Stock Handling & Animal Welfare

Lamb mortality is on the animal activist agenda

Terry Sim, March 22, 2024


ANIMAL welfare body FOUR PAWS is focussing on lamb mortality in Australia as an industry-funded study concludes high temperatures during critical periods could result in 2.1 million fewer lambs annually, costing sheep farmers an estimated $97 million each year.

As part of its investigation into lamb mortality, FOUR PAWS has highlighted footage it found on the Farm Transparency Project’ website and images, of ewes with lambs and dead lambs in paddocks.

FOUR PAWS said in Australia, the world’s leading wool producer, lamb mortality rates surpass the global average (9-20percent) by up to 10pc and in some cases reaching even 70pc, resulting in an estimated ten million lamb deaths every year.

In a briefing paper, the global animal welfare organisation FOUR PAWS has also highlighted how breeding less wrinkled sheep has the potential to tackle multiple welfare issues including mortality rates, flystrike and mulesing, and advocates for urgent action to protect lambs.

FOUR PAWS ‘end mulesing’ campaign head Rebecca Picallo Gil said every year, millions of lambs silently starve and freeze to death in Australia.

“This needless suffering occurs on an unimaginable scale. It’s simply heart-breaking and an issue that can and must be solved,” she said.

“For an Australian sheep, the biggest hurdle is not to die within the first three days after being born.

“This is where over 80 percent of lamb deaths are reported.”

She said studies also show that lamb mothers are at high risk. Due to birthing difficulties alone, it is estimated that nearly 300,000 ewes die every year in Australia.

Ms Picallo Gil said globally, “live lamb cutting” (mulesing) takes the lead as one of the most invasive routine mutilations conducted on farmed animals, “a mutilation that contributes to the overall high rates of lamb mortality across Australia.”

“These latest images are hard to witness, and the certainty of live lamb cutting (mulesing) after this ordeal makes it even harder to bear,” she said.

“But thankfully there is hope, with growers reporting that the use of good genetics along with adequate animal husbandry practices, can help to tackle both high lamb mortality rates and reduce the need for live lamb cutting.

“For the welfare of lambs and their mothers, and for the sustainability of the industry, it is high time for a change.”

Temperatures above 32 degrees could cause significant losses

Researchers from the University of Adelaide and South Australian Research Development Institute found that high temperatures during critical periods of the reproductive cycle of sheep result in 2.1 million fewer lambs produced in Australia each year.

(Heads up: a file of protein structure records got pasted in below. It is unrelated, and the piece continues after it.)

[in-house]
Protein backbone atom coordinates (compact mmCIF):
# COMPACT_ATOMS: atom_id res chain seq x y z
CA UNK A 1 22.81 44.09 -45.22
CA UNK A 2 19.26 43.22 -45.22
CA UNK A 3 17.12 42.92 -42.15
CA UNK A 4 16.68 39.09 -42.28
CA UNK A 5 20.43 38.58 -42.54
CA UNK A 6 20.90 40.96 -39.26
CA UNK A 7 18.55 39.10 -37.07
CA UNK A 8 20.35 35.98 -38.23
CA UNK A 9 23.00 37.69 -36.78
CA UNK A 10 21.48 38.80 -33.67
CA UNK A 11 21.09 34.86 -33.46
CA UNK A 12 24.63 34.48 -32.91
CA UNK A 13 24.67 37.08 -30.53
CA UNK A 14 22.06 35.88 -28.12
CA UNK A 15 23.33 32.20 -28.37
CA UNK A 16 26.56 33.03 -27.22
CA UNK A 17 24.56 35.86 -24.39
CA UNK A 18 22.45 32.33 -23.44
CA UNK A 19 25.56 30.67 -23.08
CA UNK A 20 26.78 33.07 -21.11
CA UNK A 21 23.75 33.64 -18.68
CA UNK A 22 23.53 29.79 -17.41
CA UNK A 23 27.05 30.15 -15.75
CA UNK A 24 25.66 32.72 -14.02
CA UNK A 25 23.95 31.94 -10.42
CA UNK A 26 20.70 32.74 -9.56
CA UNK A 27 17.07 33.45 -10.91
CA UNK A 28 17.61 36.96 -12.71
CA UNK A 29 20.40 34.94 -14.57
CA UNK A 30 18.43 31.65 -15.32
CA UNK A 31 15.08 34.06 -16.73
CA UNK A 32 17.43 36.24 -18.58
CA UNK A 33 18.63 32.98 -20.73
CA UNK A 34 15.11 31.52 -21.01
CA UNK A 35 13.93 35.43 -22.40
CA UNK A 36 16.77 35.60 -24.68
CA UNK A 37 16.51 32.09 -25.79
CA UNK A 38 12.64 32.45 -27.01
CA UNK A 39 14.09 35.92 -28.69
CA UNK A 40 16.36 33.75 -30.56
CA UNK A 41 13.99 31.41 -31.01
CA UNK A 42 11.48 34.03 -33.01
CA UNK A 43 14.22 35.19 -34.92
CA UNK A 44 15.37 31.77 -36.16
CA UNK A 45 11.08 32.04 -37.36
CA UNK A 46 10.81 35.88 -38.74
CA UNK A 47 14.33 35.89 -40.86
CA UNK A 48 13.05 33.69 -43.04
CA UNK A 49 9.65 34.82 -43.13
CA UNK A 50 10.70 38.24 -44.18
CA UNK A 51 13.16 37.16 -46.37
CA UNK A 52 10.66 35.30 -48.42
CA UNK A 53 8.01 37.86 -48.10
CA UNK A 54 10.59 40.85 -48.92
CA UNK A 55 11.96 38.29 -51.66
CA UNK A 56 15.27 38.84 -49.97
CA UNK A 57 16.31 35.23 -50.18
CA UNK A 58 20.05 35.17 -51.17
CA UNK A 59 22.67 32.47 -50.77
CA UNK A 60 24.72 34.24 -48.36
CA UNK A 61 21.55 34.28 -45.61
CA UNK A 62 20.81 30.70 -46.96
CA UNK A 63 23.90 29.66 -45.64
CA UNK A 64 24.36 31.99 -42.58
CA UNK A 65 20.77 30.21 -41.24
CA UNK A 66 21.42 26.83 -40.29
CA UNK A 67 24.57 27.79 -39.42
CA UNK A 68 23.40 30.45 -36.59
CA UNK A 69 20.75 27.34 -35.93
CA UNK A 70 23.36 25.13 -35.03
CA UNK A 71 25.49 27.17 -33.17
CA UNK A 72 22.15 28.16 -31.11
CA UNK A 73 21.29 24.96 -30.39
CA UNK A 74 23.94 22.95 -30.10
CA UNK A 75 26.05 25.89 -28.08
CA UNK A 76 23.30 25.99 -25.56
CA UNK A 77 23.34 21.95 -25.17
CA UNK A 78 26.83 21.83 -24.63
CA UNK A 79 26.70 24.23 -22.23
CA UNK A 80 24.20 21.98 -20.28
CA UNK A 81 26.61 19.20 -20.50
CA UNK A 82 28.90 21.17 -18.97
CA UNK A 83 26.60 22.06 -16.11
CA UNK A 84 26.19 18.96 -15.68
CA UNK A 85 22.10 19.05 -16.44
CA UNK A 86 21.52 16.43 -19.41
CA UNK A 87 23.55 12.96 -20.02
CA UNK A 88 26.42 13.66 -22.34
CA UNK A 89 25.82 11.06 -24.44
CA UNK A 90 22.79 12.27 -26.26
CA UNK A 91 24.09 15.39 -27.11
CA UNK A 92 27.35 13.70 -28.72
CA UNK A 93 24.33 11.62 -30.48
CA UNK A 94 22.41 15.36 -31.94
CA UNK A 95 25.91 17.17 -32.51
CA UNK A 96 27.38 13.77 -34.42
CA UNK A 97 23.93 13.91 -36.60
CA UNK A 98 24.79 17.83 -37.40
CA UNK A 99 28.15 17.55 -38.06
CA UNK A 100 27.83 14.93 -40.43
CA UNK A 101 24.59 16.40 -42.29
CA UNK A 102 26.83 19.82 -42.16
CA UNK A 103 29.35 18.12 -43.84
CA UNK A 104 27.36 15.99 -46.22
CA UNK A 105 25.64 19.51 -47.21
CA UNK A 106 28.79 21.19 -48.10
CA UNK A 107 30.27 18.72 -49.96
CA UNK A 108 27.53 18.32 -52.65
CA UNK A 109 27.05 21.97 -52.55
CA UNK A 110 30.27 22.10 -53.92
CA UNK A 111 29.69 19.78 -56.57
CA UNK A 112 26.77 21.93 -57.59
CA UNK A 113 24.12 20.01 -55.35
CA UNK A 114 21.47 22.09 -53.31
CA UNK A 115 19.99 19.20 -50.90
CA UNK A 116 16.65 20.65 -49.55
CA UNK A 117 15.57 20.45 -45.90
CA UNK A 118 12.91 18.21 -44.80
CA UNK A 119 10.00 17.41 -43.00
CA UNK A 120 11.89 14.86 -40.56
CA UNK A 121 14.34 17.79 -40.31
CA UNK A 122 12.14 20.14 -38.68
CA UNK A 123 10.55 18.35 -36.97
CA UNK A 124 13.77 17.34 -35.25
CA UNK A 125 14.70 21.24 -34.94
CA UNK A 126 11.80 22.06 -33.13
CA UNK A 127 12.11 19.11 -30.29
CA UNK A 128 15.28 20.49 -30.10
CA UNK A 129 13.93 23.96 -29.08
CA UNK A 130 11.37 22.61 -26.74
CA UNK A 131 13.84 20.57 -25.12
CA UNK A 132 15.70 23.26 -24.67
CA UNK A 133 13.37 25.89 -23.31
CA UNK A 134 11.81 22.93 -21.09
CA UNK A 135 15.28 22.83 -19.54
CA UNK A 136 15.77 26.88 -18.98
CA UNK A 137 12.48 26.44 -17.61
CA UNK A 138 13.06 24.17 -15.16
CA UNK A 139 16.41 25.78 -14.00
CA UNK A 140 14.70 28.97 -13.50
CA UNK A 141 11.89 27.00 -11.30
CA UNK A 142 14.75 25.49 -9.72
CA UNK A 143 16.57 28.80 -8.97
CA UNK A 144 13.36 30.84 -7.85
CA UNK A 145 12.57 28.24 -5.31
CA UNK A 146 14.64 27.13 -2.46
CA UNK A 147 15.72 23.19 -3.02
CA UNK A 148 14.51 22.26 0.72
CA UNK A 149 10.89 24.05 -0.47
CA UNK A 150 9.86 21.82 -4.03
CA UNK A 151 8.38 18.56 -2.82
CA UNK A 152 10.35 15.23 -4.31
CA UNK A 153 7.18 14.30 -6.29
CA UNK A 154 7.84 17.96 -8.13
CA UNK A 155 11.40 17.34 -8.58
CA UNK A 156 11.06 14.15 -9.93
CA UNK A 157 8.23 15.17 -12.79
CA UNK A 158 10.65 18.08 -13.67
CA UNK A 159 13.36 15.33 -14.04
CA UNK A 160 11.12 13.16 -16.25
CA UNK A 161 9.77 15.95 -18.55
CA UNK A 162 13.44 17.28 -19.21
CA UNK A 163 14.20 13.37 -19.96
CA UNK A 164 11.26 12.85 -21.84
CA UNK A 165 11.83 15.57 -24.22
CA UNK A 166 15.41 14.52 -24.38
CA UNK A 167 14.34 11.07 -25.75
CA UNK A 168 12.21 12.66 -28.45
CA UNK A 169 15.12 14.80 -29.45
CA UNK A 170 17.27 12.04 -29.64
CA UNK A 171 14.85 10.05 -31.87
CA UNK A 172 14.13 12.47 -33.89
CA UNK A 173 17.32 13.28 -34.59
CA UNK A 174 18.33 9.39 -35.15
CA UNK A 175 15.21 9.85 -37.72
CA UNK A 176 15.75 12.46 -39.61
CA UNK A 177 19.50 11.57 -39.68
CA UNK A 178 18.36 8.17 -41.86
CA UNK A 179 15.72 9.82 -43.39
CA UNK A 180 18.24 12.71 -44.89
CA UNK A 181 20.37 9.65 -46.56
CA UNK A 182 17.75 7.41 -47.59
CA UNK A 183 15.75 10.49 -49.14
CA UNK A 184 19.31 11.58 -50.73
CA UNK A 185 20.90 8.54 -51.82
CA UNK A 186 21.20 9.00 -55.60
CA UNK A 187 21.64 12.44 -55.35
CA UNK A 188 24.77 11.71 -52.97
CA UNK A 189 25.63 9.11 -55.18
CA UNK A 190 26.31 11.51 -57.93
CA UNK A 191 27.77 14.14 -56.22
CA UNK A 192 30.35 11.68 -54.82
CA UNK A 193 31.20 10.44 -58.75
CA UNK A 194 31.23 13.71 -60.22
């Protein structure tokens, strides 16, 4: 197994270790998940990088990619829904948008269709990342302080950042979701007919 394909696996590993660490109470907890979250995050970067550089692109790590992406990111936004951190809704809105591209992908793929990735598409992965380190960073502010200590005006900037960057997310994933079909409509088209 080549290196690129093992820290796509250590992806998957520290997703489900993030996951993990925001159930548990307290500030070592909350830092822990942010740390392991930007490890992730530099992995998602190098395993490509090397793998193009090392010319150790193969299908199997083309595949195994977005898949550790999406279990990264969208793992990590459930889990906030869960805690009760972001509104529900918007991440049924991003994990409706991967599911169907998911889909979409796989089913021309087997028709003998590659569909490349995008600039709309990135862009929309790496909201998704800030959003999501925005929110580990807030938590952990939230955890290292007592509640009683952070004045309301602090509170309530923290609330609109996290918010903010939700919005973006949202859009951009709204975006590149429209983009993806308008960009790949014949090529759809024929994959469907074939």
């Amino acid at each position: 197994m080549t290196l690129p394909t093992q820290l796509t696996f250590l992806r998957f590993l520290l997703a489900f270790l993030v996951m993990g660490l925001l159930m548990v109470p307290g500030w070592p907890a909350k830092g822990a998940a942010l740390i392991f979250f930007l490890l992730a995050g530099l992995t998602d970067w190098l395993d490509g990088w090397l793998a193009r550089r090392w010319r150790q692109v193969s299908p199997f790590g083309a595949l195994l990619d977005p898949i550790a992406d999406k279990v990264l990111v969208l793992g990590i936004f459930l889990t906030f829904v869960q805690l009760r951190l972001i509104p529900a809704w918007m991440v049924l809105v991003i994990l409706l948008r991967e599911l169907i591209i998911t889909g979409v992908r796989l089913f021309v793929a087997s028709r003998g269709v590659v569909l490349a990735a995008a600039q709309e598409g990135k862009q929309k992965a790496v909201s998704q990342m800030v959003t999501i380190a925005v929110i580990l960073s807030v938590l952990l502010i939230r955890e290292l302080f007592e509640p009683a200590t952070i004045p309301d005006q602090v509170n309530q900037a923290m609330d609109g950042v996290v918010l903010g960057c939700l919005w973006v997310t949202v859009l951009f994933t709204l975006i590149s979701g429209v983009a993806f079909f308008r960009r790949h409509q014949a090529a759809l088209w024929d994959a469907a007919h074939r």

The work funded by Meat & Livestock Australia found that days above 32°C during the week of mating caused the significant loss of potential lambs.

An MLA spokesperson said the project was based on previous research and modelling of existing and future climate scenarios, with no animal work.

“The wording is important in that the 2.1 million lost lambs represents lost potential at (mostly at the oocyte stage) not lamb mortality at birth; noting that almost all lambs are born in the cooler months when heat stress is less of an issue,” the spokesperson said.

The study was published in Nature Food and found annual losses of potential lambs would increase to 2.5 million if median global warming increased by 1°C, and 3.3 million if it increased by 3°C.

“This modelling is important as it demonstrates that heat events threaten the sustainability of sheep production, both within Australia and globally,” study leader University of Adelaide Associate Professor William van Wettere said.

Not only does heat stress decrease the number of lambs born, but it can also reduce lamb birthweight by between 0.6-1.4kg, the study found.

“If the effects of birthweight are accounted for, economic losses could increase to $168 million under our current climate, and $203 million and $278 million for the 1°C and 3°C temperature scenarios, respectively,” Associate Professor van Wettere said.

The complex research underlying this paper was informed by climate data and modelling conducted by the University’s Professor Seth Westra and Dr Sam Culley, and with contributions from Dr Kathy Gatford of the School of Medicine.

Associate Professor van Wettere said researchers have identified readily available strategies to improve thermoregulation and improve sheep fertility during summer.

The work is underpinned by multiple years of animal heat stress trials conducted at SARDI’s Turretfield Research Centre in Rosedale and our Roseworthy campus, he said.

The collaborative research was conducted by SARDI’s Dr Alice Weaver and Dr Alyce Swinbourne, as well as a large group of early-career University of Adelaide researchers.